Triathlon involves buying strange kit, such as these padded cycling shorts

Why am I doing this?

The question came to mind as I set off at 8.30am on a Sunday morning on the bike. My plan was to practise a work commute going to Canary Wharf, then to go to Holborn or Regents Park, both of which I would visit after work for creative writing and cycling sessions respectively, then up to Hertford. 

For an Ironman, you are supposed to work up to rides of up to eight hours. That’s a long time. I try to do my long cycles on Sunday mornings. My longest yet is five hours, and today I did four. 

I always see interesting things on the bike – today I saw a neon sheep peeking out of the doorway of the shop of that name, cycled along the Regents Canal towards Canary Wharf and into the Limehouse Link tunnel before deciding it was too full of traffic and dangerous for me. I got off the bike and walked back to the entrance on a pedestrian pavement, at which point I saw a sign saying pedal cyclists were forbidden to use it.

However, there is no-one to share these experiences with, except you, dear reader. I keep feeling I am missing out on time with my family, even if in reality they are whiling away their Sunday mornings asleep in bed or studying a screen.

This week, I have heard more comments than usual from my wife about how she is not getting any sleep due to me getting up early to train. 

She asked me to take our youngest daughter to a birthday party at 11am on Sunday morning. I grimaced. “It’ll screw up my bike ride.”

“I feel like I’m stunted and you’re Mr Freedom,” she said. I’ve heard similar comments from other women at work, as follows:

#1: “It’s interesting how some men take up lots of sports and women can’t because they’re too busy looking after the household.”

#2: “You seem to have an awful lot of free time.”

I don’t have a good comeback for these challenges. All I can say is that I do my training in the mornings and am back by lunchtime on weekends to minimise the impact on my family. I don’t mean to wake everyone up when I get up in the morning, but our front door has a lock that means you have to slam it.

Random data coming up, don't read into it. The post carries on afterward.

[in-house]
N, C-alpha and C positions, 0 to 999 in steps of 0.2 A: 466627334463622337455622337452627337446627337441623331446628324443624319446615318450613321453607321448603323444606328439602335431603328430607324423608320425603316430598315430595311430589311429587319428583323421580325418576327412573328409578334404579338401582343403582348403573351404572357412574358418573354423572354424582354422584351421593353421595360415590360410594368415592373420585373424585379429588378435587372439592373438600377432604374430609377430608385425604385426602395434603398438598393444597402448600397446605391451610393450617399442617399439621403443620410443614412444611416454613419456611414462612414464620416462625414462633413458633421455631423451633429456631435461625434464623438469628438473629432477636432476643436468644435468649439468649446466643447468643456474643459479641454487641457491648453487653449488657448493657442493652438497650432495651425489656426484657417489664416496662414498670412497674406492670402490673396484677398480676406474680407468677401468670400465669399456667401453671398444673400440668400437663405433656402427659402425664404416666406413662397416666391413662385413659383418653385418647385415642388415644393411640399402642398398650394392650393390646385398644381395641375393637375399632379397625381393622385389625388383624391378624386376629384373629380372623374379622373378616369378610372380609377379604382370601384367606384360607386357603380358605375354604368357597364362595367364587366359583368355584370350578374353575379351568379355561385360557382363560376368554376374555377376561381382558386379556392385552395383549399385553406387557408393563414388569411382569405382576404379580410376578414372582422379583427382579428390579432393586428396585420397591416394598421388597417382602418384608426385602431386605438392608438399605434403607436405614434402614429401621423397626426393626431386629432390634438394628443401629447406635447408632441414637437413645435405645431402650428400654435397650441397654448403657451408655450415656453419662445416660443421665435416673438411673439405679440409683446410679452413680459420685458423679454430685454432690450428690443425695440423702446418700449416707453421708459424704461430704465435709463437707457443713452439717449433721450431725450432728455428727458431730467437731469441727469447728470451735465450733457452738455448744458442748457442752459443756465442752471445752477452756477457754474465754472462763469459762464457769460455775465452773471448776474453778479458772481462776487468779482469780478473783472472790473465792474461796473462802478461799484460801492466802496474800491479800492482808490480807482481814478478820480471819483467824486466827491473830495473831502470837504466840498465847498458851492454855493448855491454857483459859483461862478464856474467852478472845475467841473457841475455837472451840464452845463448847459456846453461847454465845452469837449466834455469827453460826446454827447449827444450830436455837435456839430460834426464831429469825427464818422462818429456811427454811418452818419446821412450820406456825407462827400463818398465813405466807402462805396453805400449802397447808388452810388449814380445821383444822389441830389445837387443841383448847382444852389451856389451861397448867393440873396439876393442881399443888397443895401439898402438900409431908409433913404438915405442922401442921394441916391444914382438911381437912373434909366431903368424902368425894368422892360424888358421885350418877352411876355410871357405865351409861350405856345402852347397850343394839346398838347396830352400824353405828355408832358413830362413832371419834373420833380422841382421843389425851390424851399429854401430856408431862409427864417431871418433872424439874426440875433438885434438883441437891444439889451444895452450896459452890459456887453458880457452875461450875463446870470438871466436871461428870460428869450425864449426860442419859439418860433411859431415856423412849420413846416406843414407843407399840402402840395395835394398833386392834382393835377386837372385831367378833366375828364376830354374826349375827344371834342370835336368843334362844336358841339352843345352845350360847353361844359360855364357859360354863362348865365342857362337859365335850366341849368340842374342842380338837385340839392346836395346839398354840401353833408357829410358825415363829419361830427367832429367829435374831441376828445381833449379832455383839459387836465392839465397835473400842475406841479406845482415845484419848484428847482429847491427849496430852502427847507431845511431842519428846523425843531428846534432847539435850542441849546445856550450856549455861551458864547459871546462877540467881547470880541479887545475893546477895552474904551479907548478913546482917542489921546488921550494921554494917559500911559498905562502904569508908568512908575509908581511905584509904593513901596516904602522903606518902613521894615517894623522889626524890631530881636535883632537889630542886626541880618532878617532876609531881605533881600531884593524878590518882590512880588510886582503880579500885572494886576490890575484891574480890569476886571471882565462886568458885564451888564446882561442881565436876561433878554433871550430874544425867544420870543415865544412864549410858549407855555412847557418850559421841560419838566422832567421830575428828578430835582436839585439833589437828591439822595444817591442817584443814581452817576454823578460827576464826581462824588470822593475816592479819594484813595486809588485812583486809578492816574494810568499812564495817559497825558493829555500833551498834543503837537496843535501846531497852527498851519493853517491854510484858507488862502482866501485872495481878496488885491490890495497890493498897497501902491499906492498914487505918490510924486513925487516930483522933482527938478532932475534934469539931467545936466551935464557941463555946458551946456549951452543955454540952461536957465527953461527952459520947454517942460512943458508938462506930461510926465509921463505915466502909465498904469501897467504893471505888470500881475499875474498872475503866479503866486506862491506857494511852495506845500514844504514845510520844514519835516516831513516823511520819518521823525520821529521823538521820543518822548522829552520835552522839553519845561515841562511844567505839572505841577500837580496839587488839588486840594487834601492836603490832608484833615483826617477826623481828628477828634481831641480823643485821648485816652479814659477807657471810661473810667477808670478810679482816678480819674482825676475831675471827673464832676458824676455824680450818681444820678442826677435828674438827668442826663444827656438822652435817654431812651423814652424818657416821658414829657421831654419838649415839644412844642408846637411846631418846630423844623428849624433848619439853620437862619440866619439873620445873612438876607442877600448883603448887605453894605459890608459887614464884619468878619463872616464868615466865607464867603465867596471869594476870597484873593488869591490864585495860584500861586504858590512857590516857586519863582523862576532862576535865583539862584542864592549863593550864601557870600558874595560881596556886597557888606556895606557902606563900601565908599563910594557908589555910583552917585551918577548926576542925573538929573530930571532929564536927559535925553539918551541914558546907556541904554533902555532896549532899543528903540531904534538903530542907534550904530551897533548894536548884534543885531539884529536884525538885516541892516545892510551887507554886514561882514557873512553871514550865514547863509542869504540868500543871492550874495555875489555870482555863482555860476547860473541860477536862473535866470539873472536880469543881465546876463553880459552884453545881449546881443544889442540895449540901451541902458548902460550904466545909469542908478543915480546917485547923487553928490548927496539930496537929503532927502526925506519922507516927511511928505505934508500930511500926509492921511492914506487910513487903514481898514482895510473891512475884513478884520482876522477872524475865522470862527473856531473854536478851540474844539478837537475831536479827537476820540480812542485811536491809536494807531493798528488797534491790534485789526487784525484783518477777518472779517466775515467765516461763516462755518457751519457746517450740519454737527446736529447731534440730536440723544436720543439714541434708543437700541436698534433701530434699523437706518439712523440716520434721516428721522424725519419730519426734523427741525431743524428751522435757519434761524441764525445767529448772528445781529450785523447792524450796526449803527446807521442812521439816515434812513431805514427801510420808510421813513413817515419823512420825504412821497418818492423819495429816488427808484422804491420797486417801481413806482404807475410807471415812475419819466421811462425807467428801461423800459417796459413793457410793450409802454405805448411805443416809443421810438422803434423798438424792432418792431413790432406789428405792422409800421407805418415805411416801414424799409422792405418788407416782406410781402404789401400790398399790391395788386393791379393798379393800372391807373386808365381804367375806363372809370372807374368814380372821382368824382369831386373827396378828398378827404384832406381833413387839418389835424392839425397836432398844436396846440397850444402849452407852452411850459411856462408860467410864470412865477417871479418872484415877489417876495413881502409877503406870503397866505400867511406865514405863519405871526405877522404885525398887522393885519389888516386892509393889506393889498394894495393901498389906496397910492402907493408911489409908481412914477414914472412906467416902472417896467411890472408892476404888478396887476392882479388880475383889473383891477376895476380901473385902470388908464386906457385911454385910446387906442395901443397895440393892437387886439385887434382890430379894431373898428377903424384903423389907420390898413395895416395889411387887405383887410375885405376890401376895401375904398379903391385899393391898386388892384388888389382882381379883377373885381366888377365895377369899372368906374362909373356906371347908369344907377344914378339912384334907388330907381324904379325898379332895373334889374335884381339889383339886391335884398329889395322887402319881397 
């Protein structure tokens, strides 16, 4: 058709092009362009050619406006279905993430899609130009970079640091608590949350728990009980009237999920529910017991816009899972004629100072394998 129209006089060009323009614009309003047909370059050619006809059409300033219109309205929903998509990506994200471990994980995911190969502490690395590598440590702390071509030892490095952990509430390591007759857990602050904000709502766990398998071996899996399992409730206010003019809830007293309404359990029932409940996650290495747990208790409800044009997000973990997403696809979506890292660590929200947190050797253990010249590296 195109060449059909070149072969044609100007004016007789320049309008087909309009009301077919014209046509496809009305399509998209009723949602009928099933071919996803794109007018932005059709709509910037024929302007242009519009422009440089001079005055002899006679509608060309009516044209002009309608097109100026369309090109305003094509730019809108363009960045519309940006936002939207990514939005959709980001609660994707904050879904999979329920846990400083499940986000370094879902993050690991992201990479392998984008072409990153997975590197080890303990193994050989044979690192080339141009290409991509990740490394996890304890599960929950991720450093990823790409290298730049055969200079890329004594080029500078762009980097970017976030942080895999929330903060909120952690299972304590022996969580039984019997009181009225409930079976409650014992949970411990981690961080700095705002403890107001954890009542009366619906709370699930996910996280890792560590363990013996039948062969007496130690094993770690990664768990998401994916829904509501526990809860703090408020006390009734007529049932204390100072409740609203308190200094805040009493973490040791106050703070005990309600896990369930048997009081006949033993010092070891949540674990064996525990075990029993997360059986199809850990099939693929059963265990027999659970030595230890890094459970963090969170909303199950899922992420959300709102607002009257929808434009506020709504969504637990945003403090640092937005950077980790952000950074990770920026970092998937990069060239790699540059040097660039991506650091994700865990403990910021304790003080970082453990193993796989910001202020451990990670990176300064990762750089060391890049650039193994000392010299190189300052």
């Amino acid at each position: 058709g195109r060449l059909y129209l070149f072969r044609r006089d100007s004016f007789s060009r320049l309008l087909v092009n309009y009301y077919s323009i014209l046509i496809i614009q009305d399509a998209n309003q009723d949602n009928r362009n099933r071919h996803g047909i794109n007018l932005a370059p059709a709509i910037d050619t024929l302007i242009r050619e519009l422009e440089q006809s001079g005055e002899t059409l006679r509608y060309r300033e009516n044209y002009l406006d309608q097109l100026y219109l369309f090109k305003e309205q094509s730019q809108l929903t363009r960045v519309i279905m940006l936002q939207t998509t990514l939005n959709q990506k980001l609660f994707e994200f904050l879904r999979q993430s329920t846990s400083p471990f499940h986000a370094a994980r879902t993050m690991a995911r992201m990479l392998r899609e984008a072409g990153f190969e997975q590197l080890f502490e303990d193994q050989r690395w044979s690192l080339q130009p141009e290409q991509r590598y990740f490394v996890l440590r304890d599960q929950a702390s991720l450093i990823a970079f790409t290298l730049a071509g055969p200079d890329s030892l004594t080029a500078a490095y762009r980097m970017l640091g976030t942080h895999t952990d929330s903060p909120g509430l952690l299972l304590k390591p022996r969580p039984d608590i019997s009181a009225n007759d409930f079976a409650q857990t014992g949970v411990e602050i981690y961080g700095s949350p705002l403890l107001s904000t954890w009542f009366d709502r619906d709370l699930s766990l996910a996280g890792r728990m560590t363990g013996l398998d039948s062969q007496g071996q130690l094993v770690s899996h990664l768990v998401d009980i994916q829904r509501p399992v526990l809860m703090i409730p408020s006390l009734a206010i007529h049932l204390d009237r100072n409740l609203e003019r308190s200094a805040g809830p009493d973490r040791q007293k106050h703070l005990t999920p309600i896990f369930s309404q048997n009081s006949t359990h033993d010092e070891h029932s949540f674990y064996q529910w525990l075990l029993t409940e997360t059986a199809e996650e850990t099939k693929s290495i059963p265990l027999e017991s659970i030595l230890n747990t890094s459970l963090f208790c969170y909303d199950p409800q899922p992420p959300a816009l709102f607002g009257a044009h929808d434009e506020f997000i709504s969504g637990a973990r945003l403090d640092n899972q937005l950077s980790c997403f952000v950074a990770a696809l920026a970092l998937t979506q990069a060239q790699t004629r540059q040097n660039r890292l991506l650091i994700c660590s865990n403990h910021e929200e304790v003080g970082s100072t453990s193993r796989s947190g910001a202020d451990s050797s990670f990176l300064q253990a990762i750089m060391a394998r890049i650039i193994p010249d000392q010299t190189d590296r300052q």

I have paid the £500-odd entry fee for an Ironman: I am committed. It’s a double-edged sword: being committed gets me out of bed every day to do the training. It stops me thinking about whether I am in the mood to go on a three-hour run. It means I have little choice but to disregard the objections of my family, beyond mitigating the impact of the exercise on them as far as I can. Sometimes, however, all that training feels like a bind.

I don’t see triathlon as an integral part of my character – for me, it’s merely something that will take up a lot of time in the short term, like a driving test – but everyone else does.
They see me in a different way now: I’ve been called “inspiring”, “a machine”, “like Superman”. I’ve been told: “You’re all about exercise”. 

One (unfortunately male) neighbour told my wife: “He’s been looking younger since he’s started doing lots of exercise.” 

That feedback makes it hard to stop.

Why else do I do it? It makes my life more varied. I don’t go straight to work every day – I do something else. My extra-curricular life is about the mornings now, not the evenings, and I love the Pret coffee, croissant and porridge I have after a workout.

I also feel it’s an act of rebellion, although that might be purely because the last two books I’ve listened to while running (who knew triathlon makes you read more?) have been dystopian fiction (The Handmaid’s Tale and 1984).
Only one per cent of people do triathlon. Whether that makes me insane or heroic, I’m not sure. I can’t decide whether it’s a rejection of the status quo or the ultimate act of conformity.

In short, I haven’t yet answered the question of why. That hasn’t stopped me training, but I need to work it out before the Ironman event on July 12 if I am to make the finish line. Something tells me there’ll be plenty of questioning on the way.